Which former vice president of the United States once referred to this center as a "temple of doom?" "It was insane that they commissioned him (Arneson) in the first place." Foster Goldstrom, art collector.
What brought about the reappearance of this "Portrait of George" in the Public Eye on November 3, 1992, Presidential Election Day? The death of Robert Arneson on November 2.
I also think that a light needs to be shined on St. Louis, Missouri and, as well, on the Princeton Forrestal Center.
Out of the ashes of World War Two ... history is repeating itself.
Only those who know that what I am saying is true will "know for certain" that it is not. No one else can.
My story, in variously detailed formats, has been extraordinarily widely disseminated throughout the world via the Internet since the year 2000. I will be heard. I will not give up.
Has Panetta or Mueller traced the lives of these three Old Worldians back to the core group of people of pertinence? Inactivity implies complicity. Silence means death.
Worldwide exposure can stop this in its tracks. Is this not taking place because the people who have the means to do it are the same persons who are carrying out this ... operation? Many people in positions of high authority are slated for elimination, when the time comes. Is the life of President Obama in danger?
Time and events will tell.
The Last Scene
I follow Director Ellison ("that English woman" as she is known in City Hall) into her office to arrange for my departure from the Art Commission. She leaves the door unlatched and, so, doesn't hear me when I open it. She is standing behind her desk. Her arms are held out in front of her and her small hands are tightly fisted. Her head is turned to the side. Her eyes are closed. Her face is grimaced in agony as she desperately wills herself to keep from crying out. Suddenly, she turns and sees me. A look of hatred and horror appears on her face. Then, right away, she takes on her normal demeanor as if nothing has happened. What she sees on my face are ... tears. You see, I'm an even better actor than she is. I give my reasons and get myself laid off. It must be hard on anyone to play one part in order to hide another.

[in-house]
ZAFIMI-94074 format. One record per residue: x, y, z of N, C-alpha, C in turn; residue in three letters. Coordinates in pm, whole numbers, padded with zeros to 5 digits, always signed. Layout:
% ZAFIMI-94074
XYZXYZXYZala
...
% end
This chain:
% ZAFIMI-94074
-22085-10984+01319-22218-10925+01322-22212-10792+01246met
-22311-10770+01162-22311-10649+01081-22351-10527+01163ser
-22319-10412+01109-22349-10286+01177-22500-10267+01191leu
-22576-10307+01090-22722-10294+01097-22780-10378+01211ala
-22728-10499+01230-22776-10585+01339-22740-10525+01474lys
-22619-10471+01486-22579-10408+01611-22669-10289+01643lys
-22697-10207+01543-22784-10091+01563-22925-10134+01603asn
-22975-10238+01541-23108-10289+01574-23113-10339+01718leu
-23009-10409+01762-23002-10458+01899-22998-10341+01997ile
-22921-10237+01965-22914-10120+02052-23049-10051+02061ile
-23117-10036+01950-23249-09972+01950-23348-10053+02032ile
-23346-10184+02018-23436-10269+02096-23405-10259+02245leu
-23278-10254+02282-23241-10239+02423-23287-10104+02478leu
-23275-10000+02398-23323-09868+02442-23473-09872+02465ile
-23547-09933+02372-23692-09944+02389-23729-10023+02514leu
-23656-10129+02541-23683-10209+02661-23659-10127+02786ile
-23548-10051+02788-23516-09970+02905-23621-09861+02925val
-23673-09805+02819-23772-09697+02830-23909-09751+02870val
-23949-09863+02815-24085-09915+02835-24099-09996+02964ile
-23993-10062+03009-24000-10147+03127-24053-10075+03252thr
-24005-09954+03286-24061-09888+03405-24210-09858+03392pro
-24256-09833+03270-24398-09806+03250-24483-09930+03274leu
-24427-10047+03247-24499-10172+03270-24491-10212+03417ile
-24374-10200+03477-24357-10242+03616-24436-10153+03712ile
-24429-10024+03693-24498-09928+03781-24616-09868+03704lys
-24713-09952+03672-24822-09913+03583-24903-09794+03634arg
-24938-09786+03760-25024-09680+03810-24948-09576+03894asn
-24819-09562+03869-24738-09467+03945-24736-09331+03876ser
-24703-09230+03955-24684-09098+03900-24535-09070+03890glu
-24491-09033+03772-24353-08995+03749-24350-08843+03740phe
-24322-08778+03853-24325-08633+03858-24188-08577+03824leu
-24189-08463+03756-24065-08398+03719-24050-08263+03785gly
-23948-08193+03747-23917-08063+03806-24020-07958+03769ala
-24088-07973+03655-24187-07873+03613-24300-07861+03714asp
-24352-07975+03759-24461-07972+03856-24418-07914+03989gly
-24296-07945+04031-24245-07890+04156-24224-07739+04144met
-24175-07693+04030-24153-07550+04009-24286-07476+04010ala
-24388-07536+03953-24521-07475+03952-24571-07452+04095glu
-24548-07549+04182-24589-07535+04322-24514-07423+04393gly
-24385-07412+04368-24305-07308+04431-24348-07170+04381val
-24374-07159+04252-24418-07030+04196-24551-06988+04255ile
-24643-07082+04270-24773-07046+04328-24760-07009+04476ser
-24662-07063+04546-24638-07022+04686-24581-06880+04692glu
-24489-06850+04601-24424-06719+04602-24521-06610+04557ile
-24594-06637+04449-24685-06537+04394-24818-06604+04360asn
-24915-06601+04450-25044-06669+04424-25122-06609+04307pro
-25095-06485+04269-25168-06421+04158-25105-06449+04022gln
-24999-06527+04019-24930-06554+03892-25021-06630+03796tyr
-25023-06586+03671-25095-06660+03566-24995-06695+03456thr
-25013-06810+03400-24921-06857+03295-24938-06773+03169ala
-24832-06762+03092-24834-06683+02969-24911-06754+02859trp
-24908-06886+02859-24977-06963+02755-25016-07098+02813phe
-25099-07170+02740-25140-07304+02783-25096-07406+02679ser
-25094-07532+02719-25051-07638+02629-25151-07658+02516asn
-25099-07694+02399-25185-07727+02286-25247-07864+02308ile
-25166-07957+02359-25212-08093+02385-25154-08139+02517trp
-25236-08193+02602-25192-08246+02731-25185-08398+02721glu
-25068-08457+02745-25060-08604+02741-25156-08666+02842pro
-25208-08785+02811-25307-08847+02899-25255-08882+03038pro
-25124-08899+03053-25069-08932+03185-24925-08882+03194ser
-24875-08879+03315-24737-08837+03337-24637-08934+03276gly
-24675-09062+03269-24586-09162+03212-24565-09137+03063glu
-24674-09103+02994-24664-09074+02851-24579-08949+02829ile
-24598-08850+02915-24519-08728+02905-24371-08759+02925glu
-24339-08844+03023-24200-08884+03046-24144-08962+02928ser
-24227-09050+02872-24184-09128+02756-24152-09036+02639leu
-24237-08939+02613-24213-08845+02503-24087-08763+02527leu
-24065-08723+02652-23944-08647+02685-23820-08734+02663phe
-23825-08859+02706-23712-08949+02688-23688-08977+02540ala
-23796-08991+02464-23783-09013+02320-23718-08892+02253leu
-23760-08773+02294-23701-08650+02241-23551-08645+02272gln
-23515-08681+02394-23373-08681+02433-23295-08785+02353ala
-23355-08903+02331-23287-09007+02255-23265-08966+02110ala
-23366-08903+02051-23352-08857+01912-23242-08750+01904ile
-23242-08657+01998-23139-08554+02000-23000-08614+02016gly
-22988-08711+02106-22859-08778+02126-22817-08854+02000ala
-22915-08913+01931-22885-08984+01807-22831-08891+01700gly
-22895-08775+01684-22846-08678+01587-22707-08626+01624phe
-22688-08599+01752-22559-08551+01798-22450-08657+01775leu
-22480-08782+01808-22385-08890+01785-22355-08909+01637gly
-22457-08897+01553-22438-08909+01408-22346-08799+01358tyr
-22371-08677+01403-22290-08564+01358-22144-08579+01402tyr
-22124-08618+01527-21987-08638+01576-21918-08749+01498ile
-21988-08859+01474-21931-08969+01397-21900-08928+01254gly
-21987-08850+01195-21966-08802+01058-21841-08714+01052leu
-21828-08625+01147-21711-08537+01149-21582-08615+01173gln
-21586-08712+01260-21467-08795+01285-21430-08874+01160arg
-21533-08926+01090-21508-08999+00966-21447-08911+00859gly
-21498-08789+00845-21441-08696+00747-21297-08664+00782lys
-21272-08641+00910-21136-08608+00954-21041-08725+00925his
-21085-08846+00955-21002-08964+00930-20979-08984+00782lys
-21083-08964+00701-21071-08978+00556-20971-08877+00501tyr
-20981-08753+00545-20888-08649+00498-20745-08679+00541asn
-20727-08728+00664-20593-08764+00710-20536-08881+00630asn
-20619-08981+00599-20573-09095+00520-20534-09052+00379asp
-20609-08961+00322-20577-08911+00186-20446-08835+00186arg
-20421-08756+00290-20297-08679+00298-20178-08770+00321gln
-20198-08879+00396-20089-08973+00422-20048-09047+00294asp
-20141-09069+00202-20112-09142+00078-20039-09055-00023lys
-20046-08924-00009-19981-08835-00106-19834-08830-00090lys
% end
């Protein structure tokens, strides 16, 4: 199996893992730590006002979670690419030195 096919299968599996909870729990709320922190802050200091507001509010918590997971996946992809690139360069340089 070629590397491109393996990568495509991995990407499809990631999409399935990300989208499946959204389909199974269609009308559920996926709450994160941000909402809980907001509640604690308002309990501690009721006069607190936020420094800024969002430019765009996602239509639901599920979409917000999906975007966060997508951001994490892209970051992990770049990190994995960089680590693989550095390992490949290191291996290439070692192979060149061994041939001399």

The Final Scene
Over a year after my skedaddle from the Art Commission, I meet Anne Marie Thielen in an unlikely place. I have just returned to the city and I suspect foreknowledge of my whereabouts on her part. Given the hour, the rapid transit train in which I am riding (under ground) is sparsely occupied. For some reason I look behind me, where I spot her prowling down the aisle of the next car in my direction. She arrives. She sits down beside me. I turn and look at the ashen melancholy of her face. I greet her in a friendly way, "Well, hi there, how are you?" (My immediate thought is, do not mention the Art Commission. I don't.) I then submit to a final, probative interchange, after which we mutually bid adieu. I never see her again.
Mount Vernon, Washington, USA - April 18, 2012